Treading Softly, Breaking Shells
The complicated world of the Seychelles in 1878 comes vividly to life in Kim Balette’s Treading Softly, Breaking Shells when Peter, a plantation owner, who is viewed as something of an oddity by the British colony’s old French landowning families, welcomes his sister Louisa to the islands that are now his home.
She is involved immediately in both Peter’s struggles with his plantation and with the haphazard efforts of his housemaid/housekeeper, Sarah, to raise his two little children. Adding to these complications is Peter’s black servant, Joseph, the book’s most morally complex and well-realized character.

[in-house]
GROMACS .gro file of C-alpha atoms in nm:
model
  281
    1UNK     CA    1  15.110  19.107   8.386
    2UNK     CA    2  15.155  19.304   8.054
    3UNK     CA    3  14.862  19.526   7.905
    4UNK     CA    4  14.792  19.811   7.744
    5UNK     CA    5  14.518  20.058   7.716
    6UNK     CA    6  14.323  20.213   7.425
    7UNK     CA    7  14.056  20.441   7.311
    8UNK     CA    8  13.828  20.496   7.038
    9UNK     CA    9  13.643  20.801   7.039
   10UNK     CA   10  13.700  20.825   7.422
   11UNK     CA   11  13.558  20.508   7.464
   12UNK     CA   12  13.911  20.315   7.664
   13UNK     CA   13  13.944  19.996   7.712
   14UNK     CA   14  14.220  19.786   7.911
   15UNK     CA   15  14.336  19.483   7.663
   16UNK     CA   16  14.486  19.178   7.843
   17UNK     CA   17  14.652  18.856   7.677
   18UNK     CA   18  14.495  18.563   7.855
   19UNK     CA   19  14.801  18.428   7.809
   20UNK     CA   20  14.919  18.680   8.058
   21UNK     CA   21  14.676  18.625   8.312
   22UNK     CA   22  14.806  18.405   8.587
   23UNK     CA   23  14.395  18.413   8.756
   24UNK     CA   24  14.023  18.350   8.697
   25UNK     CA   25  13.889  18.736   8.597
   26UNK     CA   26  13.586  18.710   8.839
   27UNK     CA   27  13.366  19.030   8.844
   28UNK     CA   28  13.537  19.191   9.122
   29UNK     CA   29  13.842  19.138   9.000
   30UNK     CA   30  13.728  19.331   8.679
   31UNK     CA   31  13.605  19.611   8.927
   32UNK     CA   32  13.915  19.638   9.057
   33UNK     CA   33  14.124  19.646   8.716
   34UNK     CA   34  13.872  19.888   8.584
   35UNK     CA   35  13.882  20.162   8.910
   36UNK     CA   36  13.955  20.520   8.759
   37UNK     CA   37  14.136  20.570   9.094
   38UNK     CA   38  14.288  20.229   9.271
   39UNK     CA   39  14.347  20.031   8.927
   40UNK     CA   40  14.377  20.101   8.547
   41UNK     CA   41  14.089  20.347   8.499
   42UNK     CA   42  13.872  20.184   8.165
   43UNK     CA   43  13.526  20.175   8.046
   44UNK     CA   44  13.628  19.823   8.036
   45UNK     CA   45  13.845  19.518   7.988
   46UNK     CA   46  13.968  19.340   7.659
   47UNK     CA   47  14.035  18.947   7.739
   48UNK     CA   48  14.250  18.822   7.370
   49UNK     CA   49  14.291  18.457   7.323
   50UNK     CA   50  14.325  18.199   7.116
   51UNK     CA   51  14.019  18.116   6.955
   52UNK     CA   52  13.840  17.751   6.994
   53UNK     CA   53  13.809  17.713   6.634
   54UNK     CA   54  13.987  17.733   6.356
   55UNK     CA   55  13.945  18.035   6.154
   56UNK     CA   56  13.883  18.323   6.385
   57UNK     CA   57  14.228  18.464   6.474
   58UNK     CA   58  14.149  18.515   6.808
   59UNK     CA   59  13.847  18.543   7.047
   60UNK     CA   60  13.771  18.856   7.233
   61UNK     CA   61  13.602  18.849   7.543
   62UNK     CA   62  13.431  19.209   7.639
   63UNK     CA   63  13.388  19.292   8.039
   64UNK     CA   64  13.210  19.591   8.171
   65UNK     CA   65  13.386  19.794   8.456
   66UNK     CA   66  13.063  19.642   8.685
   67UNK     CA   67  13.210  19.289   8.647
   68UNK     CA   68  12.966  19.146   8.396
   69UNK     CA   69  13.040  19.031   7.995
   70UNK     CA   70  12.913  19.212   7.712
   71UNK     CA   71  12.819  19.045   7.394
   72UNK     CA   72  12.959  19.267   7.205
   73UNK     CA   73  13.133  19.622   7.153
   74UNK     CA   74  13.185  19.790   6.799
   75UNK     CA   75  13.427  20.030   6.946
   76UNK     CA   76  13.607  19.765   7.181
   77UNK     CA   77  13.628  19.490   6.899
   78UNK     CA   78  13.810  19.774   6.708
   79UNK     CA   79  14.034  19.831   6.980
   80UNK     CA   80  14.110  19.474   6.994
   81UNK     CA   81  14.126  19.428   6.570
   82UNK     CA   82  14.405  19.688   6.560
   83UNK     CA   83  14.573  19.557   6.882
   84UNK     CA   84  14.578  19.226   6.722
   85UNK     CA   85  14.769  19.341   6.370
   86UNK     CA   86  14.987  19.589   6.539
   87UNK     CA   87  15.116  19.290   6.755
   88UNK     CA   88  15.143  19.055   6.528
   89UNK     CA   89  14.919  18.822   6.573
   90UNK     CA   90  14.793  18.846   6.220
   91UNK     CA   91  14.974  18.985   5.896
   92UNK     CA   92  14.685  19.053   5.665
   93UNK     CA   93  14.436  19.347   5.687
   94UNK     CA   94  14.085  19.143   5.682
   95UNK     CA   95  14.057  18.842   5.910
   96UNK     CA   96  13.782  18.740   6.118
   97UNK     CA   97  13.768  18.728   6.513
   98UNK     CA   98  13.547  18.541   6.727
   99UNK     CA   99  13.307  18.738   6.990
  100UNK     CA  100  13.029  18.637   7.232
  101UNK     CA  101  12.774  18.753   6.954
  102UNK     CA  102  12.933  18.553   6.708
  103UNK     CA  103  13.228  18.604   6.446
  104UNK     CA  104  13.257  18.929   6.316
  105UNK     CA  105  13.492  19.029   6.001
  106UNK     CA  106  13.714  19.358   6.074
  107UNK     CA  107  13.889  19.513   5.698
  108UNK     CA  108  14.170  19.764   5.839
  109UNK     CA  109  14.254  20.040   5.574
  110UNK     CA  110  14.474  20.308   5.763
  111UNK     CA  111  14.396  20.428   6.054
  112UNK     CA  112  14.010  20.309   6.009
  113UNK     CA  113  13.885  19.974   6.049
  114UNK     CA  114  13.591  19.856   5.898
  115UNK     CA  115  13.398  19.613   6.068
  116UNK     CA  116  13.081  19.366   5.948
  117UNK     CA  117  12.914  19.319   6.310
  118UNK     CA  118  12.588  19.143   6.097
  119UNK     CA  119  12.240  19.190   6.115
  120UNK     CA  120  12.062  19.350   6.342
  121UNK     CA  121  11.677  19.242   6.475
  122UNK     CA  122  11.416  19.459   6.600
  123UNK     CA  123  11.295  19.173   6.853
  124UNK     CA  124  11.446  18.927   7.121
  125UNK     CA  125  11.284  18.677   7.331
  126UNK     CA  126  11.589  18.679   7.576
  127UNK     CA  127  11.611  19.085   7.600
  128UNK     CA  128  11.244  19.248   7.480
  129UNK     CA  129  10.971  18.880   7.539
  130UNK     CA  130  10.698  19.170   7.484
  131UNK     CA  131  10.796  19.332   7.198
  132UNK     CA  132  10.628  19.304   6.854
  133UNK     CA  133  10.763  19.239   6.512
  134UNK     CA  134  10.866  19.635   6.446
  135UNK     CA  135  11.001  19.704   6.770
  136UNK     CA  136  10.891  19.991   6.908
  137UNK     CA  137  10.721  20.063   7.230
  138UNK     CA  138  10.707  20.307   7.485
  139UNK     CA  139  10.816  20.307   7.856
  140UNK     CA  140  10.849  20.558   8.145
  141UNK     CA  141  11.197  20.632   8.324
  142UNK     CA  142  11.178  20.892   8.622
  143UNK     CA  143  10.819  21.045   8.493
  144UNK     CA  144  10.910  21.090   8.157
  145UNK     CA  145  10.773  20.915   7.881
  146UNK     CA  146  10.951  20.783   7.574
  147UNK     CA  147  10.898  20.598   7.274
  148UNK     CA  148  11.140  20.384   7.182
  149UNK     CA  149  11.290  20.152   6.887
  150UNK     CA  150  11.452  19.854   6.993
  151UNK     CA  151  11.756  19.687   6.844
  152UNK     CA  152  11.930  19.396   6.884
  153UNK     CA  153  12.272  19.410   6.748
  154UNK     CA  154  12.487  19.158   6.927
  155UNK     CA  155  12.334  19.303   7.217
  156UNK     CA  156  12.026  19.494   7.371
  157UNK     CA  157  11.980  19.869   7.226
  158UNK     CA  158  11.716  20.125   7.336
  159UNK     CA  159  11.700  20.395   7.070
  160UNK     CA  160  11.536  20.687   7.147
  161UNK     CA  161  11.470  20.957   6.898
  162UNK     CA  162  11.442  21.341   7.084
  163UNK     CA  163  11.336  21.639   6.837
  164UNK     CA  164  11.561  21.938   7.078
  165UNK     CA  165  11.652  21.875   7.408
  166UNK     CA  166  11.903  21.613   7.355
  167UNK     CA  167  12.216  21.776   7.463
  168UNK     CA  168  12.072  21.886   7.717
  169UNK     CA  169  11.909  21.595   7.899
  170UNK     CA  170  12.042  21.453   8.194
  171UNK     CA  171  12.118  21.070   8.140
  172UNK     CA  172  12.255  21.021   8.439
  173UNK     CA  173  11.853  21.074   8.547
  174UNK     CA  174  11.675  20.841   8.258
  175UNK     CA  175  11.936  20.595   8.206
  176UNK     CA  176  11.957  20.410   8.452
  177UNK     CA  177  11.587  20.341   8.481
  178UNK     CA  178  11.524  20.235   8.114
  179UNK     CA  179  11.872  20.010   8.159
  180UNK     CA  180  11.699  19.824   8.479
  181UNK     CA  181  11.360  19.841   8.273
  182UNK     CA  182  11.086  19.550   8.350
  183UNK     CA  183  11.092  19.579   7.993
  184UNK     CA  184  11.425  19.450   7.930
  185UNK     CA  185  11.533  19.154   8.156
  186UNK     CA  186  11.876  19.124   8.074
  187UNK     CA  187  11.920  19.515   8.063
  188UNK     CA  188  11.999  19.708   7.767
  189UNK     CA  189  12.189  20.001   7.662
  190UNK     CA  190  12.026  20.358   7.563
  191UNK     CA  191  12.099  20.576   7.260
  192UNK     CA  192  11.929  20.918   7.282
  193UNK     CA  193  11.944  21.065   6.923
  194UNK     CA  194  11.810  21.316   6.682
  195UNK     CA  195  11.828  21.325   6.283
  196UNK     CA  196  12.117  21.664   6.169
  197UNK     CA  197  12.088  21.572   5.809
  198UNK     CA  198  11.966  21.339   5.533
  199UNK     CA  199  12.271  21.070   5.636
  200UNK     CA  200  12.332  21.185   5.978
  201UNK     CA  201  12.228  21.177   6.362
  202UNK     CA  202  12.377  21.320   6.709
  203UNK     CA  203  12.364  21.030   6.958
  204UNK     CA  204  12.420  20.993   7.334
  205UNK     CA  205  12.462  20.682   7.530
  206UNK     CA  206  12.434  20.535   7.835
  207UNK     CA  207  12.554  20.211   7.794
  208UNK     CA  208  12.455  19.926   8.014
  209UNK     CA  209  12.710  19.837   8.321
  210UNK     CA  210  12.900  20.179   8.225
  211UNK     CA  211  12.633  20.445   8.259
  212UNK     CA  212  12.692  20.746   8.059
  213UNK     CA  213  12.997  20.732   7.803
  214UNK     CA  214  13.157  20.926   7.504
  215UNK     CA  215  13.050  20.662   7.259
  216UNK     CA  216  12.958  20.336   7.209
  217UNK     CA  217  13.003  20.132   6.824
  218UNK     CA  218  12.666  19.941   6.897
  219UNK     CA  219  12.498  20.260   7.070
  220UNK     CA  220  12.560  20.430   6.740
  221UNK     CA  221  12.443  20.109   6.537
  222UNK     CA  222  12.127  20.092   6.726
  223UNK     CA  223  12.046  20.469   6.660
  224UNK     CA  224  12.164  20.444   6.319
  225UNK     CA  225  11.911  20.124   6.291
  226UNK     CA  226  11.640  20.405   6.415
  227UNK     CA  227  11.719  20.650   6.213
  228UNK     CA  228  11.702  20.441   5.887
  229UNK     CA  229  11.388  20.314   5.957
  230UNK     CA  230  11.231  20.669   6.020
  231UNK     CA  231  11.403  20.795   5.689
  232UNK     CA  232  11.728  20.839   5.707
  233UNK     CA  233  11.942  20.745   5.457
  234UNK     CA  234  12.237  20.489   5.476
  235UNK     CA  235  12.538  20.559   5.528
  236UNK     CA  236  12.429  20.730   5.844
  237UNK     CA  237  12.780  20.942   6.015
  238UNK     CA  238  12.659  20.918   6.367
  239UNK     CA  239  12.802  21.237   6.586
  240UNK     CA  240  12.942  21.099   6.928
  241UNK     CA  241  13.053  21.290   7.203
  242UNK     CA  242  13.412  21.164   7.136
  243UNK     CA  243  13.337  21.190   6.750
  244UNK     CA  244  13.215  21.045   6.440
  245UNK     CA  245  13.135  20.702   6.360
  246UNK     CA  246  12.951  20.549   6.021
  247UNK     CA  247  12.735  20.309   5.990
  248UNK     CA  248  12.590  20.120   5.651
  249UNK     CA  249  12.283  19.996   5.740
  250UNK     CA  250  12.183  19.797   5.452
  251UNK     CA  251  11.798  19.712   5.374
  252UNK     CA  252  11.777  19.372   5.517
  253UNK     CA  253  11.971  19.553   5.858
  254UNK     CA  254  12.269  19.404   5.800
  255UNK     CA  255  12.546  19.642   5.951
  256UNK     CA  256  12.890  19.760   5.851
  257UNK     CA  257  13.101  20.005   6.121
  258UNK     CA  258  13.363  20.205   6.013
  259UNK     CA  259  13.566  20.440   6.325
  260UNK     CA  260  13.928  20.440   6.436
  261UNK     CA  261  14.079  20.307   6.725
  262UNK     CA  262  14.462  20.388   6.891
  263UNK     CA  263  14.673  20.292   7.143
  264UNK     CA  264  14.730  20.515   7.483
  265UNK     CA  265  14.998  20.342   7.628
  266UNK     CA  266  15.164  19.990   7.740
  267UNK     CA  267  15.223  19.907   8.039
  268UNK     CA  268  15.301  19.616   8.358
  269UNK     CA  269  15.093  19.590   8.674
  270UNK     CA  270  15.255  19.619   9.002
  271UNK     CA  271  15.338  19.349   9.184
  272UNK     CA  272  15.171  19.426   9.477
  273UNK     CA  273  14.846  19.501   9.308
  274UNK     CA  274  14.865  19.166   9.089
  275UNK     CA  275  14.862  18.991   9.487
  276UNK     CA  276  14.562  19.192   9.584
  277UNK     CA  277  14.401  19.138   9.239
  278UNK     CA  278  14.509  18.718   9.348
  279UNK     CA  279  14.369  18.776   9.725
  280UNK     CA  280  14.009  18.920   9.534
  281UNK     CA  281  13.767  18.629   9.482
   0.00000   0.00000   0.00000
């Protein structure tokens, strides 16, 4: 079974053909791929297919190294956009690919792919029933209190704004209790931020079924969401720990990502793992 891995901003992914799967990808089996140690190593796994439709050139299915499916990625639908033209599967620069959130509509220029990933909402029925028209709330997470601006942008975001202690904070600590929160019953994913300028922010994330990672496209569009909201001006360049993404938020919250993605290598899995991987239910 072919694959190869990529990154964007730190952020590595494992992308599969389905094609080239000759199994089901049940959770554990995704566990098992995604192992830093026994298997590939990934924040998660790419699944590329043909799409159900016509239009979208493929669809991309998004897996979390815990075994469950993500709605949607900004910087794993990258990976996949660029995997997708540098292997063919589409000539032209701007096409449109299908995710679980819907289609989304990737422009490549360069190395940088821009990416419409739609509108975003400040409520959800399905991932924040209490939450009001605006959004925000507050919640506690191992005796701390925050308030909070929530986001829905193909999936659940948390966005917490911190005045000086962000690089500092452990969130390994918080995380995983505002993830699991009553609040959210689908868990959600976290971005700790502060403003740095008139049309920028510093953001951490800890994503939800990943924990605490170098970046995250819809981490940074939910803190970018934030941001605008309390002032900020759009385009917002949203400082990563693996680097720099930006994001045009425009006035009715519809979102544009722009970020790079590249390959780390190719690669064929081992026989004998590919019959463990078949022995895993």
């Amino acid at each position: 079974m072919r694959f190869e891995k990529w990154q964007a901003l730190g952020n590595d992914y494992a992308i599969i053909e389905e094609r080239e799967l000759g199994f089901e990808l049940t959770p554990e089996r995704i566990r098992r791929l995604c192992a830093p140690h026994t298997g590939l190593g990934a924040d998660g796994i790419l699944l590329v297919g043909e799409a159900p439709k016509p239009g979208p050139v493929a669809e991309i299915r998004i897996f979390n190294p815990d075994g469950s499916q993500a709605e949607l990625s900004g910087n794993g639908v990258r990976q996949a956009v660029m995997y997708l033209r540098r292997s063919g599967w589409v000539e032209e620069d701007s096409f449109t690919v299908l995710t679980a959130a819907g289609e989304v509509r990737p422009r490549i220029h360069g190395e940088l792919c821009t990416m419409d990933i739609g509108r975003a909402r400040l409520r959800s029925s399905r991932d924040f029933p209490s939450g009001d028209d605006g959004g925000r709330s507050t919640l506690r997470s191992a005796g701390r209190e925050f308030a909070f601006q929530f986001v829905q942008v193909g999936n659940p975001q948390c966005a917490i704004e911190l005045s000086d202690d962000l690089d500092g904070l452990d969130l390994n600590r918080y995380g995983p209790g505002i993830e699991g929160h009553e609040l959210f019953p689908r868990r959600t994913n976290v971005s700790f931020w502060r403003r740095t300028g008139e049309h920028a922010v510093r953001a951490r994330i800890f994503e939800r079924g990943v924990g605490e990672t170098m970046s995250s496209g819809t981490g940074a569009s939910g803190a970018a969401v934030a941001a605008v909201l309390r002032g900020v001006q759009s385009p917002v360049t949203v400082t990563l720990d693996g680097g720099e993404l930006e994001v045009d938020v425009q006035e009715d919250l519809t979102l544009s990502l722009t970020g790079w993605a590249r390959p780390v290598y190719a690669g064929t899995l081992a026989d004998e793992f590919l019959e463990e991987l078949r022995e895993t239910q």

This rich atmosphere-building would probably have satisfied me as a novel on its own, but Balette adds to the tension all these characters are facing by introducing a murder on a neighboring plantation, the sensational details of which are also very well-handled in this intelligent and richly subversive novel.